By their third date, Paul surprised himself by proposing at a drive-in movie theater. Backlit by the film and accompanied by the smell of popcorn, Marie said, “Yes.” Eight months later, the couple married.

In sickness and in health

Paul works at Subway in the Keathley University Center on campus. Photo by Bailey Robbins.
Paul works at Subway in the Keathley University Center on campus. Photo by Bailey Robbins.

After almost five decades of marriage, the Junkins say they can’t remember a single fight, only a reoccurring disagreement about Paul’s “picky” eating habits.

“But we really don’t fight; we don’t really argue,” Marie said. “I mean, just over food, that’s not really an argument. I don’t remember any severe fights we’ve ever had over the years. We’ve really had a good marriage.”

While living in Michigan, Paul and Marie had three sons. In 1974, the family moved to Florida where the couple traded snow for beaches. Twenty-seven years later, the couple moved to Tennessee, where they made Tennessee their final home.

“Marriage is not an easy thing,” Marie admitted. “It’s give and take. I told my boys, ‘You can’t change anybody; you can only change yourself. Don’t try to change the person you’re with, and you’ll do fine.’ So, I didn’t try to change [Paul], and he didn’t try to change me.”

Instead, internal changes have taken place throughout the years, which has shed light on the vows “in sickness and in health.”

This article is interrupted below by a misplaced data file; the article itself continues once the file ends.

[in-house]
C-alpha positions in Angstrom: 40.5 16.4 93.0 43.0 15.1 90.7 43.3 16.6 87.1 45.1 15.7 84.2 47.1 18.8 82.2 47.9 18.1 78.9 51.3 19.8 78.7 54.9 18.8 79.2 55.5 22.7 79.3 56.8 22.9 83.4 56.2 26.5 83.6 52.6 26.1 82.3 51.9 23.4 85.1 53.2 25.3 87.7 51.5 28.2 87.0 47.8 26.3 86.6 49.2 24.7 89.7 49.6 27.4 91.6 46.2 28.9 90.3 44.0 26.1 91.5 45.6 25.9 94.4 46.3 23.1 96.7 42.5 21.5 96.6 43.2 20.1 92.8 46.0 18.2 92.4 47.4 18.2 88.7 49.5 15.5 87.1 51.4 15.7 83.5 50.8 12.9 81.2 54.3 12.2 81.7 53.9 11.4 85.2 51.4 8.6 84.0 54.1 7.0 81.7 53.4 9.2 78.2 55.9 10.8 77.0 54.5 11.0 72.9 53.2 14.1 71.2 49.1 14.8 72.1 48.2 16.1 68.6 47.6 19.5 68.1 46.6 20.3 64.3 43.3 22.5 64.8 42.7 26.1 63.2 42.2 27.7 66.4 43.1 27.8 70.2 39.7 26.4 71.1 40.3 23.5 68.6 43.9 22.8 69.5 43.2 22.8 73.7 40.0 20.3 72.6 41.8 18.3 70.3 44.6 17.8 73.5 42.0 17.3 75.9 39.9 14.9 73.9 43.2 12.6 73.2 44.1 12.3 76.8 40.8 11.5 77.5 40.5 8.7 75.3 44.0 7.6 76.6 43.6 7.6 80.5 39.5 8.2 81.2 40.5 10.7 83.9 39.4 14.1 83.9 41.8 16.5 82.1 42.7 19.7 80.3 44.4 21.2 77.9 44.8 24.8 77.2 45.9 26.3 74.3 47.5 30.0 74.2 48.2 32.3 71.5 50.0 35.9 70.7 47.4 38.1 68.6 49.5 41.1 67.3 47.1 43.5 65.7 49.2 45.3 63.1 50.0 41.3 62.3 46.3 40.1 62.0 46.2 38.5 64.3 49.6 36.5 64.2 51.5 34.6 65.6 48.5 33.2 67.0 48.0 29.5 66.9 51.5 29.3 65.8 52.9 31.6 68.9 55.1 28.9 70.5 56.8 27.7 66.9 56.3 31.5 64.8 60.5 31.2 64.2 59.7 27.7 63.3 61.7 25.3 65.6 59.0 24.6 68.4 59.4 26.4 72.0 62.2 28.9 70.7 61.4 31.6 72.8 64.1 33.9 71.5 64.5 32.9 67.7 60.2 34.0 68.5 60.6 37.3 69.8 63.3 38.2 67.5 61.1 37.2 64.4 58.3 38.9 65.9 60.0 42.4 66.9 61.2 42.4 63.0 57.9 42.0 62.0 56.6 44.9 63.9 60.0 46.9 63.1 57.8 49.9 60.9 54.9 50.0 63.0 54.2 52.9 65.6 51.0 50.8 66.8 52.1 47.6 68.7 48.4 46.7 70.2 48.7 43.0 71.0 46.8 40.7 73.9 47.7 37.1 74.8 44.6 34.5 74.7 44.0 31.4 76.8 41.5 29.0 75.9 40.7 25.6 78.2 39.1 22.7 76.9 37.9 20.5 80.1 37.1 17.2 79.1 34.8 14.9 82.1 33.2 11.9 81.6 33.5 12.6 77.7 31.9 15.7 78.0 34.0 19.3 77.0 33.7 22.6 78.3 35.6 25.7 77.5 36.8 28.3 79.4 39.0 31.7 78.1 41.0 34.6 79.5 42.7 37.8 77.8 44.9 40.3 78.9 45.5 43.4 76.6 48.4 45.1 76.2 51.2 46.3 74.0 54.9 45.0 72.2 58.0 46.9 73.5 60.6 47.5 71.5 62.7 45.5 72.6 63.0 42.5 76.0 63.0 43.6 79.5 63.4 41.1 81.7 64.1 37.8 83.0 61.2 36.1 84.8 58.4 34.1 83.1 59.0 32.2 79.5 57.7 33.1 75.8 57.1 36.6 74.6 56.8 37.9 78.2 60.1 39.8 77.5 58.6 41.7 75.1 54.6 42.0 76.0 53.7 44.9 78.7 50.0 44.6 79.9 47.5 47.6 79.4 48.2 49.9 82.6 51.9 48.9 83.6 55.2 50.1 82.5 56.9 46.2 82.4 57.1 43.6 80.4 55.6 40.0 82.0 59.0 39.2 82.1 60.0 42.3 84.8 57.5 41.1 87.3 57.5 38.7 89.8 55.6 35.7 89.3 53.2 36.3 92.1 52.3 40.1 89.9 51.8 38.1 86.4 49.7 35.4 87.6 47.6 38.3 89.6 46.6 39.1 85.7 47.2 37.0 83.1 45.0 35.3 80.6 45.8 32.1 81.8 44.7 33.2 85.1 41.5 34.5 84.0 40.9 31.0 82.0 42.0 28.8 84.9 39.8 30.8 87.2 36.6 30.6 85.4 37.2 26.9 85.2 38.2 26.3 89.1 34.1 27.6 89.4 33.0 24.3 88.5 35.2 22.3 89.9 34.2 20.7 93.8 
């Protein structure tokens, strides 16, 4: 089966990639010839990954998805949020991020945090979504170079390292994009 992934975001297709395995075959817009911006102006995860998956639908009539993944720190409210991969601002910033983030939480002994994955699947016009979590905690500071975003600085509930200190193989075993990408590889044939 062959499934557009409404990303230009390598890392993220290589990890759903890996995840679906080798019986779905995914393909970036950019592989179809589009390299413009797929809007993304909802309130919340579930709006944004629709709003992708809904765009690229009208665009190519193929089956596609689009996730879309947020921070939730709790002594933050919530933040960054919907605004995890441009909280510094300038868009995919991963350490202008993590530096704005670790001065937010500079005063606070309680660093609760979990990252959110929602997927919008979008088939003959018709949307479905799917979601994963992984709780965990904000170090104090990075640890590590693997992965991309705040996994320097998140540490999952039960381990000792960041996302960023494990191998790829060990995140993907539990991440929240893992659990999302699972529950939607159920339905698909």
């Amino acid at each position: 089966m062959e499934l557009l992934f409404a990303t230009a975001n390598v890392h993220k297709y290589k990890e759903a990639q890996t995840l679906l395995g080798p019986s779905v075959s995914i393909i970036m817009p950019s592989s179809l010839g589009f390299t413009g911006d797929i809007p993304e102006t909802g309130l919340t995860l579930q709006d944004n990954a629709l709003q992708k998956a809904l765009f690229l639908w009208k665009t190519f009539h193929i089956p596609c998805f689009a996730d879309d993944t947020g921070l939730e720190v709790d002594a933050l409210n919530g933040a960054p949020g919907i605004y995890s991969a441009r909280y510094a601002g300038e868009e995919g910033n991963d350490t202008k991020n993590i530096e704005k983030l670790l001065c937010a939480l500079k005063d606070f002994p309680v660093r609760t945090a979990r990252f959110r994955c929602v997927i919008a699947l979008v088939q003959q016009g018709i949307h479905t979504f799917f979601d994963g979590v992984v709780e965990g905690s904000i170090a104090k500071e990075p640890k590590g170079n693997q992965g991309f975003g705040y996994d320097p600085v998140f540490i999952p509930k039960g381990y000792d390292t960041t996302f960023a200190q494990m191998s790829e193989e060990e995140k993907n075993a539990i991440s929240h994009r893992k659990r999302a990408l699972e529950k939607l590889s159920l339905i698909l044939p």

“At the beginning of our marriage I was really quite sick,” Marie said. “I was in and out of the hospital so much it was unreal.”

Then, roughly seven years ago, Marie learned that she had colon cancer. Not long after recovering from that, Paul’s health took a beating, too.

“I nearly lost him a couple years ago,” Marie said softly. “He had surgery, and he had problems after the surgery. He was bleeding to death. So, I took care of him for two and a half months, because he couldn’t do anything. We’re always there for each other.”

Something different to talk about

For more than 12 years, Marie has managed the same line that wraps around and out the small P.O.D. market. She swipes, studies and repeats the name printed on the payment card, personalizing each customer’s visit as he or she walks out the door.

“I really enjoy them all,” she said about the students and faculty who stop by her store. “I’ve done real well because I’m learning people’s names — they just love when I can do that. It’s hard. I was the type of person that I’d never forget your face, but I’d never remember your name. And now, I’m remembering names. And it’s good for me.”

At the other end of campus, Paul feels the same about those who stand in his line craving sub sandwiches.

“They keep me young,” Paul smiled as Marie agreed. “I look at them and say, ‘Boy, I wish I had that enthusiasm still.’”

When the couple returns home for the evening, Marie cooks a big dinner. Then, they settle on the couch to watch TV, favoring NCIS. On work nights, they’re in bed before 10 p.m., and start again by 6 a.m.

“I don’t want to quit,” Marie said about her job. “What’s there to do staying at home all day? There’s not much you can do. And, I told [Paul], ‘If we stayed home, what are we going to talk about?’”

And, after almost half a century of talking to one another, both Marie and Paul listen to the outcome of each other’s day and still care. When one partner makes a joke, the other can still sit back in a chair and laugh. And despite Paul’s indifference about Marie’s cooking choices, they can recall their youth and feel a connection that is much, much stronger.

“I’m Aries, and he’s Pisces and we shouldn’t even be together,” Marie said. “But, we haven’t had any problems. I love him more now than I did when I met him, if that’s possible.”

It’s possible because Paul replied with a smile.